Last week in the Thoughts on Shops post, a quote from Polarity really struck me:
“Before you needÂ a banner, Â you need an identity and,Â then, you need a kick-butt banner and kick-butt pictures that reinforce thatÂ identity.”
That quote led me to think about how we discover and define our shop identities. A strong visual identity is a key element of branding a business, yet last week’s post mentioned that artists in general shy away from the word “branding”. Â I would like to suggest that we embrace the word and use it to our advantage to make our shops and marketing materials stronger. Â Elsje from Picky and Elsjeboer, found a quote that sums the idea of visual branding up perfectly…
“Give your company a personality. Have you ever been around someone who didn’tÂ seem to have a personality? If so, you probably couldn’t wait to get away fromÂ them. Personality draws consumers in. It creates charisma in your product. ItÂ creates an emotion. This is the essence of branding.”
What is your personality?
In my marketing work with green businesses, when I ask them to describe their business personality, many respond with “green”. Â For this post, let’s set the record straight – Green is not a personality. Â Green is a value. Â Green is a purpose. Â Green is even a company mission. Â Let’s repeat – Green is not a personality.
Personalities are adjectives – the kinds of words you would use to describe a person. Â Words like smart, modern, and fun. Â So, a green business that is “traditional, optimistic, and rural” will have a visual identity that is very different from the green business that is “urban, modern, and funky”. Â Neither personality is “right”, they are just different.
The key for each of us as shop owners is to discover our unique set of three words. Â Then, find some key images (around 5) that demonstrate how those words express themselves visually. Â Once we have our identity defined we can create a document with these words and images to keep us on track – ensuring our visual identity is consistent both in our shop and in our marketing materials.
OK – so this is easy – you just need to write down the three words for your shop. Â Right? Â Unfortunately, for many of us, discovering our own words is MUCH more difficult than defining the personality and words of others. Â So, let’s turn our attention to some ideas to help us discover our words and imagery.
Depending on what you feel more comfortable with, you can begin your discovery by defining your words OR by selecting your images. Â The two sections below describe some activities that can help you along the way. Â Pick the section you would like to start with and then tackle the other section.
Discovering Your Words
Before jumping into your own words, I would encourage you to head to Etsy and open any shop and identify your impression of their words. Â Look at the main page and jot down the three words that you believe best describe the shop. Â Now, head to another shop and do the same thing. Â After three or four shops you should get a feel for the process. Â Now, it’s time to turn the attention to your own words.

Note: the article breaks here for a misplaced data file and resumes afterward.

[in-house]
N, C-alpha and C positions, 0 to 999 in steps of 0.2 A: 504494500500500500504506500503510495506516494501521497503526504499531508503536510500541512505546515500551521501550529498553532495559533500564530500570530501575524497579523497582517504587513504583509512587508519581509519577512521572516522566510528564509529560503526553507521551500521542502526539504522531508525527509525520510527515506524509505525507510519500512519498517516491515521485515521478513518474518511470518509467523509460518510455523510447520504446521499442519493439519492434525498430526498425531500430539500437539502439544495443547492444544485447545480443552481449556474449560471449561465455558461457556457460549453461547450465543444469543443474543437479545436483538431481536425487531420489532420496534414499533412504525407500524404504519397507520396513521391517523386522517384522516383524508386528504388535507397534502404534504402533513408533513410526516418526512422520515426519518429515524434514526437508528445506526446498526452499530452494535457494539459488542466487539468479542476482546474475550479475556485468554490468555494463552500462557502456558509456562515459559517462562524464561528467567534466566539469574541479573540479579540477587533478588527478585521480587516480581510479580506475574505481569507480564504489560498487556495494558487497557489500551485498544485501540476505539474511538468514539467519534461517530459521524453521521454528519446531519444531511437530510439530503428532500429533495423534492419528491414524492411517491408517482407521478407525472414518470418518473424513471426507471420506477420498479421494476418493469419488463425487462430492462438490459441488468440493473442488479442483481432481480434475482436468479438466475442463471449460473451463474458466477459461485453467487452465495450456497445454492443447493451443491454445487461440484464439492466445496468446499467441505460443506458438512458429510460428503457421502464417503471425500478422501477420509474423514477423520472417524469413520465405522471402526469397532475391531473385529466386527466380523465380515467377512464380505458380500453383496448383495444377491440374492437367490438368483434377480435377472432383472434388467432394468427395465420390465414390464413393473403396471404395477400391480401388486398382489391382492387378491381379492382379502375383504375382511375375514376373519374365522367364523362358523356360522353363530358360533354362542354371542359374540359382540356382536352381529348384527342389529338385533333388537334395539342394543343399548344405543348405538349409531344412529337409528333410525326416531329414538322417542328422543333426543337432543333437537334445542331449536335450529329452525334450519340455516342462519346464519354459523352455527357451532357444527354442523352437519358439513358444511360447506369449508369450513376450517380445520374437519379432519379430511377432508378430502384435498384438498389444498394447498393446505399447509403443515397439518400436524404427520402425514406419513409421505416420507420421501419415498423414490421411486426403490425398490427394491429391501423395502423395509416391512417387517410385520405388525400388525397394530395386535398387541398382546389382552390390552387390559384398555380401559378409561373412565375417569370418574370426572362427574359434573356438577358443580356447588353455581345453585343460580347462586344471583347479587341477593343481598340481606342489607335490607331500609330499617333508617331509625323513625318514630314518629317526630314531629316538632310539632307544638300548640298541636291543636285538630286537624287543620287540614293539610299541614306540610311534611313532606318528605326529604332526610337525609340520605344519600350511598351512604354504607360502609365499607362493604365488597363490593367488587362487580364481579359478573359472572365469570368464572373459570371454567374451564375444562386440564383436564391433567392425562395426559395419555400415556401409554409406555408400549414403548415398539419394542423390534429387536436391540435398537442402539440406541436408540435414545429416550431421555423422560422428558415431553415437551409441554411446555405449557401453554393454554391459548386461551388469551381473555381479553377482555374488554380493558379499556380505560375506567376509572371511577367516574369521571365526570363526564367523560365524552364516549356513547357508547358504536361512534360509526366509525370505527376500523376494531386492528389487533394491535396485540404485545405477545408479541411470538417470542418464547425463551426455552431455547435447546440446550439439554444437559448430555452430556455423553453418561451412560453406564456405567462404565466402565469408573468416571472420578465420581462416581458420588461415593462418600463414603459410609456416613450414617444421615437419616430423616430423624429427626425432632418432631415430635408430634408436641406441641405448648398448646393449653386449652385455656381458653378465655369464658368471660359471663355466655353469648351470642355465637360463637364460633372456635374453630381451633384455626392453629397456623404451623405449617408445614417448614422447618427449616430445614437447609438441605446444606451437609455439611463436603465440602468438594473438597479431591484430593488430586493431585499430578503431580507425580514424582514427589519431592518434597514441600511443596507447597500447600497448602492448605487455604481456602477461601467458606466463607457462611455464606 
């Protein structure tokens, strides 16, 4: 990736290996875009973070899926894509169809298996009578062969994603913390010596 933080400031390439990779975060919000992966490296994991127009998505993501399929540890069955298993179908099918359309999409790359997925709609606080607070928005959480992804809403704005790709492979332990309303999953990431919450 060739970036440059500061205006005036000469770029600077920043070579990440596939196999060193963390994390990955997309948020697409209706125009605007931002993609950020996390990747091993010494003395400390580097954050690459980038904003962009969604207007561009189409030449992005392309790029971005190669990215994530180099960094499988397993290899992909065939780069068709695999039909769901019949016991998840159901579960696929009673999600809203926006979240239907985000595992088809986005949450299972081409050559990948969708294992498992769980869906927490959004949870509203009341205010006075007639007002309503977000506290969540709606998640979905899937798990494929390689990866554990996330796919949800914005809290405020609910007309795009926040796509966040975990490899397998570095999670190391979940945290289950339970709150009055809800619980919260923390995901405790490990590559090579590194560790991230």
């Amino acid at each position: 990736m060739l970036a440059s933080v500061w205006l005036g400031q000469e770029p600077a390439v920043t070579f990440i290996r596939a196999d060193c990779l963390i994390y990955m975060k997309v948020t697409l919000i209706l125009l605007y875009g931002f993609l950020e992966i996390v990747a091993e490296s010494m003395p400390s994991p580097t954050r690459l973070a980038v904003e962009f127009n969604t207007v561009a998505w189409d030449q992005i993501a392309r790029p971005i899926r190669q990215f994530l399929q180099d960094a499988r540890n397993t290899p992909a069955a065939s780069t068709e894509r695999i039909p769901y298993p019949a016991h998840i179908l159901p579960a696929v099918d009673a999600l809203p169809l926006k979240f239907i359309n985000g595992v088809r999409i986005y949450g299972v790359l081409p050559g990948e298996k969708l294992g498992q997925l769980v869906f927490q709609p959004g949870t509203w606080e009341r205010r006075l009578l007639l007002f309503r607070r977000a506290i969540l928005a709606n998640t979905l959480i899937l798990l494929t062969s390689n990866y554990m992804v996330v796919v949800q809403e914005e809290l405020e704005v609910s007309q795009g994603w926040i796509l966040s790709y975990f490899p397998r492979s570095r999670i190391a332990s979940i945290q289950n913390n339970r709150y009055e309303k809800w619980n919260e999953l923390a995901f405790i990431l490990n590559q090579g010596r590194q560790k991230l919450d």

Here are two activities that can help you develop your list:
- Brainstorm What Comes to Mind – Look at your products and start jotting down words that you use to describe them to others. Â Think adjectives – comfortable, simple, modern, funky, cozy, etc. – and write down as many as you can so that you have a large list to work from. Â Do you see groups of words with similar meanings? Â If so, that’s a sign – one word from the group should definitely be on your list.
- Ask Someone - Sometimes family, friends, and customers can describe your image better than you. Â Send a quick note to 20 or 30 people asking them to provide three words that describe your company / products. Â You may be amazed at the responses you get. Â The words will provide the clarity that you’ve been looking for. Sometimes, you may even discover a great word you have never considered.
Discovering Your Images
Images provide dimension and context for the words you select. Â They can add personality that cannot be captured in words alone. Â Here are a two activities that may help you discover your perfect images:
- Search the Web - Comb through Flickr, do some Google searches, or find other websites with imagery that reflects your product, values and brand.
- Look at What You Like – A great idea from Christine at Ecouturiere – “At the beginning of the year when I beganÂ trying to create a more cohesive identity for my business, one of the thingsÂ that helped me visualize who I am as a person and as a seller was an examinationÂ of my favorites. Seeing all those Etsy items that I had hearted helped me sortÂ of ‘see’ who I am, and that is definitely part of what my business is about,Â too. I tried to identify a theme to all my favorites, even if it was sort of aÂ weird one, so I could have that ‘theme’ to work from in my identity.”
Tying it All Together
In the end, you want to develop one page that has your words and images and serves as your inspiration for your shop and all of your marketing materials. Â This succinct set of words and images not only provides the framework to keep you on track, the document can be used to guide and inspire any designers you may contract to produce marketing materials for you.
No matter how long your shop has been open, it is never too late to step back and adjust the image to one that is a better reflection of your vision.
So, what are your words? Â What images convey your visual identity? Â As you discover your three words, I would love to see you share them here in the comments. Â Happy branding!